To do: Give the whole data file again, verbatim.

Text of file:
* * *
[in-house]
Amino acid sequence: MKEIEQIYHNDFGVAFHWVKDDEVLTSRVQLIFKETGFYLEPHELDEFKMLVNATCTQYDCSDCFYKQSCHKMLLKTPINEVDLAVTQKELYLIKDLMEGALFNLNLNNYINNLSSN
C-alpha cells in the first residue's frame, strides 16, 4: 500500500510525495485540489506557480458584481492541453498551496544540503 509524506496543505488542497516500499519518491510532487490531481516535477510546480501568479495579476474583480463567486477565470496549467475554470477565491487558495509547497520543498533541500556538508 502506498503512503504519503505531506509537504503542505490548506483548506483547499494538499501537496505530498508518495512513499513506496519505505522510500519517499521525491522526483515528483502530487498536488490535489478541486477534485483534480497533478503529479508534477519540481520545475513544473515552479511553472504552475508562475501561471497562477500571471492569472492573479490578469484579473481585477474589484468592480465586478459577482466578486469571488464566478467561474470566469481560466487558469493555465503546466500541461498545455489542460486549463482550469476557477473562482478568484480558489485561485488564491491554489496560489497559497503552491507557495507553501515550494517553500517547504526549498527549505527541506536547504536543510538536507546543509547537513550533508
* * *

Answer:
[in-house]
Amino acid sequence: MKEIEQIYHNDFGVAFHWVKDDEVLTSRVQLIFKETGFYLEPHELDEFKMLVNATCTQYDCSDCFYKQSCHKMLLKTPINEVDLAVTQKELYLIKDLMEGALFNLNLNNYINNLSSN
C-alpha cells in the first residue's frame, strides 16, 4: 500500500510525495485540489506557480458584481492541453498551496544540503 509524506496543505488542497516500499519518491510532487490531481516535477510546480501568479495579476474583480463567486477565470496549467475554470477565491487558495509547497520543498533541500556538508 502506498503512503504519503505531506509537504503542505490548506483548506483547499494538499501537496505530498508518495512513499513506496519505505522510500519517499521525491522526483515528483502530487498536488490535489478541486477534485483534480497533478503529479508534477519540481520545475513544473515552479511553472504552475508562475501561471497562477500571471492569472492573479490578469484579473481585477474589484468592480465586478459577482466578486469571488464566478467561474470566469481560466487558469493555465503546466500541461498545455489542460486549463482550469476557477473562482478568484480558489485561485488564491491554489496560489497559497503552491507557495507553501515550494517553500517547504526549498527549505527541506536547504536543510538536507546543509547537513550533508